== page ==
Monday, August 20, 2012

Short pitch: Fixing the Pro Bowl

With the popularity of the Pro Bowl waning dramatically, it's time for the NFL to either put the game out to pasture or to expand the weekend's festivities to include more than American Football's least important annual encounter.

The NFL could take a lesson from their younger antipodean brother, the Australian AFL.

The AFL Grand Final pre-game and half-time entertainment probably peaked in 1979 with KISS's half-time spectacular.  Since then, acts have been as varied as Angry Anderson and the Batmobile to last year's abominable Meatloaf performance.  But the one thing that entertains most between the Grand Final's halves is the sprint, where one player from each club races to earn the title of league's fastest.
Even though it's handicap nature means that usually resting ruckmen or even Brendan Fevola win the title; "Crackers" Keenan tells a wonderful story about drinking all morning and then having to run the event fueled only by beer.  The race captivates 10 million barbecue-bound Australians in culture where any self-promotion is automatically dismissed as self-aggrandisation.  Just imagine what it could do in the largest market in America.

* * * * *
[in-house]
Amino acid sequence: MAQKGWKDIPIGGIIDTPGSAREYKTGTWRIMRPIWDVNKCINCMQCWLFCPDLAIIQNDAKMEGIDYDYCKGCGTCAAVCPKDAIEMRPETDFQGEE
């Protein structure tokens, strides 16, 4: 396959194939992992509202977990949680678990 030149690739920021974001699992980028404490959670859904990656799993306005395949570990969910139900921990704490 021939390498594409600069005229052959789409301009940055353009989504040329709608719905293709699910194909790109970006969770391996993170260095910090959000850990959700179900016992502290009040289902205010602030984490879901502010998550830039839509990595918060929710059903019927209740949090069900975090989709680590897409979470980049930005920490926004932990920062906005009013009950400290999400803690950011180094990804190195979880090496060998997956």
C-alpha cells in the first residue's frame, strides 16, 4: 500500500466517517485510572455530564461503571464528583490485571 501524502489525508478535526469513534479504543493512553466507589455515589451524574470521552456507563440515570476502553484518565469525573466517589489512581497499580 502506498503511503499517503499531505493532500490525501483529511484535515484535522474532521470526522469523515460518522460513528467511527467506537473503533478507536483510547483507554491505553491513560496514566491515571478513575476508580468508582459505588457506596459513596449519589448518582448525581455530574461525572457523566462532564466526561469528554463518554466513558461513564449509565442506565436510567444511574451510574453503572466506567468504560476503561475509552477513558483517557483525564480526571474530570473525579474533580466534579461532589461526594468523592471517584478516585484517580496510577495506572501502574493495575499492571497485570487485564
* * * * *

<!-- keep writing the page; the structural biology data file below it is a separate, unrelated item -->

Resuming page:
NFL athletes are those best suited to run entertaining sprints: they've got the speed, they want the attention and finally - and to put it mildly - they're not afraid of self-promotion.  Since Usain Bolt destroyed his rivals in the London Olympics, no end of challenges have been issued to the Jamaican blur by likely types.  Chris Johnson, of the Tennessee Titans, says Bolt's slow starts could cost him in a head-to-head matchup, while Heisman Trophy candidate Denard Robinson thinks he could beat the Olympic champion.  Terrell Owens recently earned a contract with the Seattle Seahawks based largely upon his sub-4.5 second 40 yard sprint.

Rhys Stanley wins the 2011 Grand Final sprint
If the event is lucrative enough, enough stars - possibly Bolt himself - could probably be enticed to run.  It's possible that just the title itself would be enough.  As well as fascinating a nation, the sprints could be interactive, with fans voting on participants in concert with players and coaches.  Distance?  Who cares about distance?  Have individual events like a 40 yard sprint and a 100 meter dash.

Of course, installing a sprint doesn't increase waning interest in the Pro Bowl itself, but it would certainly attract a major television audience and generate the pub debate that the Pro Bowl just doesn't.  The Slam Dunk and 3-point contests revitalised the NBA's All-star game but have suffered with time; the simple and elegant beauty of a sprint is that it never loses it's appeal.  The event is wholesome, injuries are rare: a win-win for a league where anything controversial just runs and runs.

The Pro Bowl seems destined for ignominy unless major changes occur: it's time for the NFL to think outside the box.


No comments:

Post a Comment